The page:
Desert Sunflower Roulette

Gardening is a lot of fun, but it is also a lot of work. Based on my experience the work component can be more or less difficult depending upon the garden’s location. In the desert, there seems to be an ongoing struggle during the warmest months.

There are roadside sunflowers along the trails and highways of Sonoran Desert that seem to tolerate the harsh growing conditions. After seeing this desert-adjusted specimen growing in the Phoenix area, I decided to try to grow the more showy, standard sunflowers in our cultivated garden.

My main concern was the sun’s intensity. Heat is one thing, but the searing intensity of the sun’s rays is another. There can be a more than one hundred days with temperatures of one hundred degrees or more. The one factor in my favor is that our gardens receive irrigation and drought will not be a factor for this experiment.

With this idea in mind, I visited one of our local stores and purchased a package of mixed sunflower seeds. I wanted a selection that would perhaps offer up at least one variety that is less prone to fail under our extreme conditions.

The package indicates that the plants will bloom from summer to fall, but I did not anticipate that long a blooming season in the desert ecosystem.

This is our second year growing these sunflowers. Each spring we pour a selection into a container and make our choice of five random seeds. Once they become viable seedlings, we select the strongest three for final planting.

This year we had a false start because a large squirrel entered our courtyard and devoured our first group of sunflower seedlings. You can read about that HERE.

Bushy-tailed squirrels are not the only culprits in an area where nutrients and water are scarce. Birds, lizards and a variety of rodents prowl the premises looking for greenery to eat. Packrats are especially problematic because of their size and climbing ability.

Did I mention rabbits? There is an abundance of rabbits in our neighborhood and they constantly probe our gardens for weaknesses to exploit.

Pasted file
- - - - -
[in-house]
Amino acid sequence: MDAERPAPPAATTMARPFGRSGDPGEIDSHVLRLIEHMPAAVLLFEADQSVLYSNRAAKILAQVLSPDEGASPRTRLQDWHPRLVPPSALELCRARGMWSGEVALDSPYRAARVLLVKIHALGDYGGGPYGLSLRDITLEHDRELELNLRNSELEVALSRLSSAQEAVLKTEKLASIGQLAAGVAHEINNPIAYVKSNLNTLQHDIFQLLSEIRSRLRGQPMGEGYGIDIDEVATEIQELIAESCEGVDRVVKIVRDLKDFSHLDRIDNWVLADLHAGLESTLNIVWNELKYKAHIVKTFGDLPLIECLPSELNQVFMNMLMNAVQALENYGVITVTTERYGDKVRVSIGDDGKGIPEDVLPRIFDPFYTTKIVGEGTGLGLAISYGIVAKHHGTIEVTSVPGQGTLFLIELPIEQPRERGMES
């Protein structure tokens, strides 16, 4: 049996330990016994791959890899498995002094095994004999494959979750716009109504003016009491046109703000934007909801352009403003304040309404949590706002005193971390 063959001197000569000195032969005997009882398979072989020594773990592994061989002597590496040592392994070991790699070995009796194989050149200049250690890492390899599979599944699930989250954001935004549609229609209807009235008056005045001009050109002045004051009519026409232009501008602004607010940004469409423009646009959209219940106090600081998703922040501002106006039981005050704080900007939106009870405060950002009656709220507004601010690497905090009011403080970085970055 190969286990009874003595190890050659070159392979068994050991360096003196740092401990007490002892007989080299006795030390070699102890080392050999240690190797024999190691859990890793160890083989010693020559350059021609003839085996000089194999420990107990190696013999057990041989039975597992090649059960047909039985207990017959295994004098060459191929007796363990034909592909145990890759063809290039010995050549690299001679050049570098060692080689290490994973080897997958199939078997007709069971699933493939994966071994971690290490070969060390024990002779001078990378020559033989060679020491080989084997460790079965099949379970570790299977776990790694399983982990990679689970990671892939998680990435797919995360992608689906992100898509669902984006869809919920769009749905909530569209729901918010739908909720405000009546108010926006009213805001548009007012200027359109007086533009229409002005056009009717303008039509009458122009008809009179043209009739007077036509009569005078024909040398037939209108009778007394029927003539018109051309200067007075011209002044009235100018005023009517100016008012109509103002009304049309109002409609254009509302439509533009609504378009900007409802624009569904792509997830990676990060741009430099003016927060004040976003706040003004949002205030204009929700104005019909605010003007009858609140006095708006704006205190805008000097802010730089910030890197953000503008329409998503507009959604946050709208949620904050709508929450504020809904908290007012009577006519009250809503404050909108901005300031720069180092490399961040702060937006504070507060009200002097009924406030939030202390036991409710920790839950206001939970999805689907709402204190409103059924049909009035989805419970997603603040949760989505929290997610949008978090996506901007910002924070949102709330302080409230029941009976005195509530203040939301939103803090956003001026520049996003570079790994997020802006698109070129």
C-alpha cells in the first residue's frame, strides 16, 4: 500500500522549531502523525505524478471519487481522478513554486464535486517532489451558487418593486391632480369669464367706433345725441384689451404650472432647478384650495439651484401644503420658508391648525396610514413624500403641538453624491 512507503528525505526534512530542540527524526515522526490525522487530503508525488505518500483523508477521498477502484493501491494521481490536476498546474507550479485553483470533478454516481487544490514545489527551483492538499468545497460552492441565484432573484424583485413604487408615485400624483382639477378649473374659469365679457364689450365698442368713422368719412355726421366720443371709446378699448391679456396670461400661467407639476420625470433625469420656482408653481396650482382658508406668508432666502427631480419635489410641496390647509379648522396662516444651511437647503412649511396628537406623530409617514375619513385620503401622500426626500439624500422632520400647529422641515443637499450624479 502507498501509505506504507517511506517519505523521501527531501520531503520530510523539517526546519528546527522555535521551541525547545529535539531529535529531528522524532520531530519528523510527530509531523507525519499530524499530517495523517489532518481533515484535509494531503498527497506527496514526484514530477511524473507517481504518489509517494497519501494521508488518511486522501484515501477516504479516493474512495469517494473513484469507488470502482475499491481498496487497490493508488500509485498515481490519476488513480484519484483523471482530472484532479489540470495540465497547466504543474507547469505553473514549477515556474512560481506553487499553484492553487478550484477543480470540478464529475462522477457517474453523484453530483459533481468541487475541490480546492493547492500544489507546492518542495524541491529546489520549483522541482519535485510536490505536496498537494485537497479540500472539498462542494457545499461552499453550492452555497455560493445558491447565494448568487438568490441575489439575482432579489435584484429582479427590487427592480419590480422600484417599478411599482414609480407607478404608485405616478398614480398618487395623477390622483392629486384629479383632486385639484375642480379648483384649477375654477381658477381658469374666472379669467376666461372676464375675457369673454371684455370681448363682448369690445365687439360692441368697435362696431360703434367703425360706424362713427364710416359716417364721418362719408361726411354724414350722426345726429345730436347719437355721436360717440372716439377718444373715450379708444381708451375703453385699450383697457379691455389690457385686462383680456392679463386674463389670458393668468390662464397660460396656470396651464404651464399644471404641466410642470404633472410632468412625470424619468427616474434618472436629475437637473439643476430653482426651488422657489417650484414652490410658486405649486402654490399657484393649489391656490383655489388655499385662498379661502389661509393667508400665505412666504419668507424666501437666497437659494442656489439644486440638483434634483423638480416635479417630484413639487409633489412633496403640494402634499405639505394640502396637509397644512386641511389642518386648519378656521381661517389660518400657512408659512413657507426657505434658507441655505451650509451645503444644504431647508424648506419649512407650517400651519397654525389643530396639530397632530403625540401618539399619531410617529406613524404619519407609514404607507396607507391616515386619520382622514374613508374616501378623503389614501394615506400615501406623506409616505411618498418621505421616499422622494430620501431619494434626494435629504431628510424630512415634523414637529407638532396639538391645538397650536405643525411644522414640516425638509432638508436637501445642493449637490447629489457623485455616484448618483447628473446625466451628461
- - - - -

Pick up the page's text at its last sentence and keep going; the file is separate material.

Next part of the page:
The situation is not insurmountable, but vigilance is the key. Every day I make the rounds of our gardens to check for damage or potential breeches in our “bulwarks.”

Last year we had two sunflowers from our chosen group that stood out.

This multi-headed beauty enhanced our front courtyard for a number of weeks.

Another seed produced a plant that yielded a single and rather unremarkable flower which was disappointing. Our last chosen seed graced our rear patio with an orange-hued flare. While it did not flower as long as the courtyard specimen, it did give us several nice blooms.

After the destruction of our initial plantings by the squirrel this year, I started additional sunflower seedlings. I was concerned that we missed the best growing window with moderate temperatures, but we had little to lose.

After careful cultivation and coddling, we were able to appreciate the fruits of our labor.

As we were about to leave for a one week, out-of town visit, we watched this one bud get larger and larger and hoped that it would bloom prior to our departure. Sure enough, the day before we left, the flower opened. The plant is a bit taller than I am in the picture above and considering that it is in a pot, I estimate it was 6’3″ tall; give or take.